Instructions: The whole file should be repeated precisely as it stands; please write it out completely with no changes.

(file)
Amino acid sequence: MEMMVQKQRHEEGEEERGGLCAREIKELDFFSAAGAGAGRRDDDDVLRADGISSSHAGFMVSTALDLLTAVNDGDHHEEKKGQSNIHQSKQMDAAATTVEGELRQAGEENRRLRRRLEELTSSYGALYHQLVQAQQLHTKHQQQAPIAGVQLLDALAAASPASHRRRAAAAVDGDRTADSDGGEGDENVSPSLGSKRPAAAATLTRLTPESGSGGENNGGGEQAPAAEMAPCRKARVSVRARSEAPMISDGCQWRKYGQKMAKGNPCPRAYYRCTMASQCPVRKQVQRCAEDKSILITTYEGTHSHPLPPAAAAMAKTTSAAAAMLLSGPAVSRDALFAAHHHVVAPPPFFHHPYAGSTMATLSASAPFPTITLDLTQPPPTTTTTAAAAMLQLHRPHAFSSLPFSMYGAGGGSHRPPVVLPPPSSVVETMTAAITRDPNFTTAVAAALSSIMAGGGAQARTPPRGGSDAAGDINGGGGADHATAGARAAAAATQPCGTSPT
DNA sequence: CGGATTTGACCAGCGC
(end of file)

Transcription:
Amino acid sequence: MEMMVQKQRHEEGEEERGGLCAREIKELDFFSAAGAGAGRRDDDDVLRADGISSSHAGFMVSTALDLLTAVNDGDHHEEKKGQSNIHQSKQMDAAATTVEGELRQAGEENRRLRRRLEELTSSYGALYHQLVQAQQLHTKHQQQAPIAGVQLLDALAAASPASHRRRAAAAVDGDRTADSDGGEGDENVSPSLGSKRPAAAATLTRLTPESGSGGENNGGGEQAPAAEMAPCRKARVSVRARSEAPMISDGCQWRKYGQKMAKGNPCPRAYYRCTMASQCPVRKQVQRCAEDKSILITTYEGTHSHPLPPAAAAMAKTTSAAAAMLLSGPAVSRDALFAAHHHVVAPPPFFHHPYAGSTMATLSASAPFPTITLDLTQPPPTTTTTAAAAMLQLHRPHAFSSLPFSMYGAGGGSHRPPVVLPPPSSVVETMTAAITRDPNFTTAVAAALSSIMAGGGAQARTPPRGGSDAAGDINGGGGADHATAGARAAAAATQPCGTSPT
DNA sequence: CGGATTTGACCAGCGC